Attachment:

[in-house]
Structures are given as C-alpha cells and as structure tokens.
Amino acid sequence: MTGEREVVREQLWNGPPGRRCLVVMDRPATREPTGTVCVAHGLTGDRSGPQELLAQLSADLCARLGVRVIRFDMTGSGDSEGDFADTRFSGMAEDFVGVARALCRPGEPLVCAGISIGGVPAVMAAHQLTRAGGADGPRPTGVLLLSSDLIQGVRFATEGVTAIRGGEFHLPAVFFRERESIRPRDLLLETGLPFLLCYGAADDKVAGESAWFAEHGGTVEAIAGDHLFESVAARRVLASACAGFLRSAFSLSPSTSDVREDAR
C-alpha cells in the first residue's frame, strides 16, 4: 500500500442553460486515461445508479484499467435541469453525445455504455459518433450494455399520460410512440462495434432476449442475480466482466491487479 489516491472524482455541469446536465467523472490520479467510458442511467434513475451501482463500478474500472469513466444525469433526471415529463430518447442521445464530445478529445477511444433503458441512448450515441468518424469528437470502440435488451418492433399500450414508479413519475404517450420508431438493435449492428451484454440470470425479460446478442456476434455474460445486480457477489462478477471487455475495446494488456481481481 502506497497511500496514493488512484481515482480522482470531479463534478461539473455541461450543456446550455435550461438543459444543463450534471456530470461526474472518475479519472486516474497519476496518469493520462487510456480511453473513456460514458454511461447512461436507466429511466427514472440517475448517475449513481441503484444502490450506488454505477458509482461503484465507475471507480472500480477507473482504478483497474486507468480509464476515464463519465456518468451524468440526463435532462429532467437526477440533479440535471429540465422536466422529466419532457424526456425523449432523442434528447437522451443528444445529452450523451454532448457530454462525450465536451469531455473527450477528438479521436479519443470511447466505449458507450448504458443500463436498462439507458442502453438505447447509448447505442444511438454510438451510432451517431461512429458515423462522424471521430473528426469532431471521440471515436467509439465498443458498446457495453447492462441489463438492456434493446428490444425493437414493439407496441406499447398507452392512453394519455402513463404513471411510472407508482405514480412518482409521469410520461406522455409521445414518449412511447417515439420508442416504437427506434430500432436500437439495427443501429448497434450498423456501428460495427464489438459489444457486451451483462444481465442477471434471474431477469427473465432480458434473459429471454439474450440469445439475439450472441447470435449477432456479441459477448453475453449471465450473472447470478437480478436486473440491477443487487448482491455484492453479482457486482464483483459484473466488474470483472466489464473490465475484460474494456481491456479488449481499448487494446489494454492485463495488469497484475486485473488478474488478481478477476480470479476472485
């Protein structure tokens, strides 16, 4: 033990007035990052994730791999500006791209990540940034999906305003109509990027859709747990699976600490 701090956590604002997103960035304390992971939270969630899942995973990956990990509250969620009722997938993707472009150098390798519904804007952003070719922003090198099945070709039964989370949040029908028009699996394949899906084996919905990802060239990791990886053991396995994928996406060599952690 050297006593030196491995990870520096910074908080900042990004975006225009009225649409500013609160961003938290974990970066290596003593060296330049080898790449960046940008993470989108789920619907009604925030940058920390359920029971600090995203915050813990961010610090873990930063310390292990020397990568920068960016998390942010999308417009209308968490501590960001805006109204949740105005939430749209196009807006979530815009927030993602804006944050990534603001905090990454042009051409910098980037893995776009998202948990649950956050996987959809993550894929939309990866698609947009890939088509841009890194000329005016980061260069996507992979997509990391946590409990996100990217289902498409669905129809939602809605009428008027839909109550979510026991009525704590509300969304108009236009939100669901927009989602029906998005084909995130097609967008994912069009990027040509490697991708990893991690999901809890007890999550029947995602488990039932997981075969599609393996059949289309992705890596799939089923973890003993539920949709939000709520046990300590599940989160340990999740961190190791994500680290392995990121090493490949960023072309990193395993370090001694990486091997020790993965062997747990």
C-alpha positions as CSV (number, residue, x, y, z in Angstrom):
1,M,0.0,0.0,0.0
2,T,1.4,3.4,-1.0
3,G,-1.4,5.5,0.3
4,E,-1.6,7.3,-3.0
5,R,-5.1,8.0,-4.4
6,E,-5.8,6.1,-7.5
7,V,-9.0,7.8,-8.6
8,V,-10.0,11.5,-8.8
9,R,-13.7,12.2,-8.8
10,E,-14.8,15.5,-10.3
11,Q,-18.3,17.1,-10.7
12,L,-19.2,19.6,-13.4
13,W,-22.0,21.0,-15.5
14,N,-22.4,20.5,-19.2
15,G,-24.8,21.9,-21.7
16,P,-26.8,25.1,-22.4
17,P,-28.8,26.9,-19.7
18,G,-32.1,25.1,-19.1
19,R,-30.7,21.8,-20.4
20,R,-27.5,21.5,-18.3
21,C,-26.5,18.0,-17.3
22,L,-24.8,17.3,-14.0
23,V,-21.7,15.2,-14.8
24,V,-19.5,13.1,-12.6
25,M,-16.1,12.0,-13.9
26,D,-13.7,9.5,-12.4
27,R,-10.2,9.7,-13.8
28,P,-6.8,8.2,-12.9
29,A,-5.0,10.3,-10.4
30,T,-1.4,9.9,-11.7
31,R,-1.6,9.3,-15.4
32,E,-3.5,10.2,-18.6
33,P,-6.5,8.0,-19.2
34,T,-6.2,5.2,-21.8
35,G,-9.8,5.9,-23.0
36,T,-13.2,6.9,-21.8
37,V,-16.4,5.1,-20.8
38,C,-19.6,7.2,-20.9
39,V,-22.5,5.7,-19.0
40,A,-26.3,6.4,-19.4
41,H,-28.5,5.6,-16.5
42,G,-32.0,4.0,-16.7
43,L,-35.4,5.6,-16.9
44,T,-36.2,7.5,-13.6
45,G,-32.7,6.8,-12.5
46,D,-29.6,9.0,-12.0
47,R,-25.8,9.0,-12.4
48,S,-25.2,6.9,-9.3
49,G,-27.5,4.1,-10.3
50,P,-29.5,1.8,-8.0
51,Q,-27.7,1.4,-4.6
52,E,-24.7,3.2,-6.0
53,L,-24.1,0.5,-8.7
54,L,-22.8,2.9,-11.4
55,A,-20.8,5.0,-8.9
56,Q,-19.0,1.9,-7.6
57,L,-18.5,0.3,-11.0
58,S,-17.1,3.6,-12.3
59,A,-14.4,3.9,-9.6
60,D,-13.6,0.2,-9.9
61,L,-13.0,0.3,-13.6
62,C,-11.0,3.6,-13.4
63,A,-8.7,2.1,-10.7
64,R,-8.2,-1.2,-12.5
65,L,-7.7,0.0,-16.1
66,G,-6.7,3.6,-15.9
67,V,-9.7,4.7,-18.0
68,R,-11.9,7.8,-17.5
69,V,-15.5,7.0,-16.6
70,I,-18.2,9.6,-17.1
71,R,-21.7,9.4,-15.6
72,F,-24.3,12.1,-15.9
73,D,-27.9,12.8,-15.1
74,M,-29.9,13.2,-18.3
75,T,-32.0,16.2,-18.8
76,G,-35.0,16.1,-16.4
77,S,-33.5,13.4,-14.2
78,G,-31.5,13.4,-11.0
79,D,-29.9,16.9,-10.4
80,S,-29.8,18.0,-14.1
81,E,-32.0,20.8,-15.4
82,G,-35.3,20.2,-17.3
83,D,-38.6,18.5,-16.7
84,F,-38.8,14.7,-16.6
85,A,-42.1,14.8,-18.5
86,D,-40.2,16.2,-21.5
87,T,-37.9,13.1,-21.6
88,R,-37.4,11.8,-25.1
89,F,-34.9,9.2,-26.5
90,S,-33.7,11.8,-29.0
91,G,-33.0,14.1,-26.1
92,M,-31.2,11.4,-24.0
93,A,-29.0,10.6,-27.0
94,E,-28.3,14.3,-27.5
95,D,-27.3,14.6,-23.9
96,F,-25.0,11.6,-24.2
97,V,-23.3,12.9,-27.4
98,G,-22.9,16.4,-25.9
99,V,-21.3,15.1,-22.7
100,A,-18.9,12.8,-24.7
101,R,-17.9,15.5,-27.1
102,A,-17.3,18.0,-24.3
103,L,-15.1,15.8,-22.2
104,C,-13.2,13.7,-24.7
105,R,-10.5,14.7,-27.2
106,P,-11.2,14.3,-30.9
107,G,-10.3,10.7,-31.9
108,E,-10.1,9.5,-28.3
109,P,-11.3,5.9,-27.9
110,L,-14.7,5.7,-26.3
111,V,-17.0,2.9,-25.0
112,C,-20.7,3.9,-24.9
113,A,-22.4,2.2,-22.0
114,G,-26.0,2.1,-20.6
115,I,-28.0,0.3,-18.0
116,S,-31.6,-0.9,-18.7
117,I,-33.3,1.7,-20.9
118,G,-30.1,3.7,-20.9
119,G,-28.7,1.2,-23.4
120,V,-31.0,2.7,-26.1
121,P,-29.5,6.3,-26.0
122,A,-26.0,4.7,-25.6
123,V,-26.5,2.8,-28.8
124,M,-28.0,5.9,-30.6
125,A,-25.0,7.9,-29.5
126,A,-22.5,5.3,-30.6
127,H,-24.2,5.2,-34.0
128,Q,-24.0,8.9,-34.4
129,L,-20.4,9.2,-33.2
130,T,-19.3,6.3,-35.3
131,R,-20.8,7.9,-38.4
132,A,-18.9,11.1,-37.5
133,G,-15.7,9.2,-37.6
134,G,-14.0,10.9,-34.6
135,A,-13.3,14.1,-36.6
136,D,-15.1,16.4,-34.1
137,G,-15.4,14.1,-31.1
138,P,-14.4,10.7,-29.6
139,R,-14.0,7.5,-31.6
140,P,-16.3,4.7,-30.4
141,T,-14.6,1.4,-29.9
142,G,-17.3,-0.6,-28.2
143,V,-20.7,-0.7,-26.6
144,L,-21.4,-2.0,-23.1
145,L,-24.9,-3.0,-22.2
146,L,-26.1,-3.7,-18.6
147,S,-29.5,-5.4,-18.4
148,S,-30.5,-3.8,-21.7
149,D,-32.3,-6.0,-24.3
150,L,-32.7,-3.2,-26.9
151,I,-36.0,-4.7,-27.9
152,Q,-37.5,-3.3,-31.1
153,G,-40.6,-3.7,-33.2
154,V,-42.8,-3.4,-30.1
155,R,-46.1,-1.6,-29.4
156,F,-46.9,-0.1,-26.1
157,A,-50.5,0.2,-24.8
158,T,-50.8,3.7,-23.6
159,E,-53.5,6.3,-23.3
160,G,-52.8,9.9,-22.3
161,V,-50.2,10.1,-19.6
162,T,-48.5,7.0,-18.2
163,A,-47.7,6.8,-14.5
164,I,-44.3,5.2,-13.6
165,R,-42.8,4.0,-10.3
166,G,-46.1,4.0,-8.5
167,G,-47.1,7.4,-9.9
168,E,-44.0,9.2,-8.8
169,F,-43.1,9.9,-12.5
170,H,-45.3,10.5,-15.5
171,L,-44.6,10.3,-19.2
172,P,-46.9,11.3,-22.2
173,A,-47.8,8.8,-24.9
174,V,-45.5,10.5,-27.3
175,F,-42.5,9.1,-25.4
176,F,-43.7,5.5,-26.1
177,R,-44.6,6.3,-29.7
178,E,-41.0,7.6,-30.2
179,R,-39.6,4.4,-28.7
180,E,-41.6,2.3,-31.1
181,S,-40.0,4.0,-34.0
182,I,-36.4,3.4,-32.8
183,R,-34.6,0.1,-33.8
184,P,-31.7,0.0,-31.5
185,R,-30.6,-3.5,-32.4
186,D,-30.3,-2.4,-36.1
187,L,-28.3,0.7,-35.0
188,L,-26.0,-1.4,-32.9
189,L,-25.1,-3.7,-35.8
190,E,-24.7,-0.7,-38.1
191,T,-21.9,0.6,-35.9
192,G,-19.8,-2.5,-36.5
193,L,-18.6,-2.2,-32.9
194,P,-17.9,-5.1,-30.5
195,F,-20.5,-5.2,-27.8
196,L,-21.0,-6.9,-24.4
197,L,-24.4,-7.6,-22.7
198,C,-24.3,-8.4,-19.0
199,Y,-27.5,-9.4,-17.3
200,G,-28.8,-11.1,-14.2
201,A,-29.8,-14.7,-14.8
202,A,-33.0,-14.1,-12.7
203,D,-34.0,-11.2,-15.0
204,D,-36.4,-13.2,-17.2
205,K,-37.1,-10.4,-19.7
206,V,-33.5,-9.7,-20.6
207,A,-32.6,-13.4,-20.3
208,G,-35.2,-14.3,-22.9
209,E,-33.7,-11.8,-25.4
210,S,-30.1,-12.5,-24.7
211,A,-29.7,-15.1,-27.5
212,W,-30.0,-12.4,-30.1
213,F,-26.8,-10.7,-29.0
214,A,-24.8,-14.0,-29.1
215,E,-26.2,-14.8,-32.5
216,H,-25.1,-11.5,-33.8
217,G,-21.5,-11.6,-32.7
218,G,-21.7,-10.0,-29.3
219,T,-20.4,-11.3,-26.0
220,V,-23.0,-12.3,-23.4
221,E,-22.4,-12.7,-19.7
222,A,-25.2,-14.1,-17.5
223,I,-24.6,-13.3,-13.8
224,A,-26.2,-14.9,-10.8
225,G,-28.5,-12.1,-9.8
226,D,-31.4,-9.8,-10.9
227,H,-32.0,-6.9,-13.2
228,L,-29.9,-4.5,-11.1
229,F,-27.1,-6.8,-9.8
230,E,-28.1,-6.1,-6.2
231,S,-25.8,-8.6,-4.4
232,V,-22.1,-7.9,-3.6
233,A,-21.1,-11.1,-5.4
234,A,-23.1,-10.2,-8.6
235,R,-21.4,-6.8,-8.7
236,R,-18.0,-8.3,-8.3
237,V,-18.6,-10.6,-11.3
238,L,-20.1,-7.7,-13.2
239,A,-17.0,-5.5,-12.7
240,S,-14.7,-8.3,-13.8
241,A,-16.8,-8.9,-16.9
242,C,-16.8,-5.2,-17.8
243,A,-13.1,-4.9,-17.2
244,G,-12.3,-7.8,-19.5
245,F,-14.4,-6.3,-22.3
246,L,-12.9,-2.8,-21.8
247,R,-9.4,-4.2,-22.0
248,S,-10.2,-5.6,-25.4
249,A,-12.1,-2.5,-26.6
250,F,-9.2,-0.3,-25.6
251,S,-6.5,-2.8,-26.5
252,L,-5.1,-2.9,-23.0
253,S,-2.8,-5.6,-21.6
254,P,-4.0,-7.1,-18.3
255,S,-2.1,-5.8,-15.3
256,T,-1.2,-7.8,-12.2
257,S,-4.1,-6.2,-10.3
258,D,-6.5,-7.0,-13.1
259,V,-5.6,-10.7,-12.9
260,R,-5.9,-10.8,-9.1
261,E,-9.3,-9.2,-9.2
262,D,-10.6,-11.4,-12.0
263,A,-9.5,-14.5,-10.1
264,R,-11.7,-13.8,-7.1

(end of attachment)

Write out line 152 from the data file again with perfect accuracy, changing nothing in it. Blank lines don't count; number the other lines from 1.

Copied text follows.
146,L,-26.1,-3.7,-18.6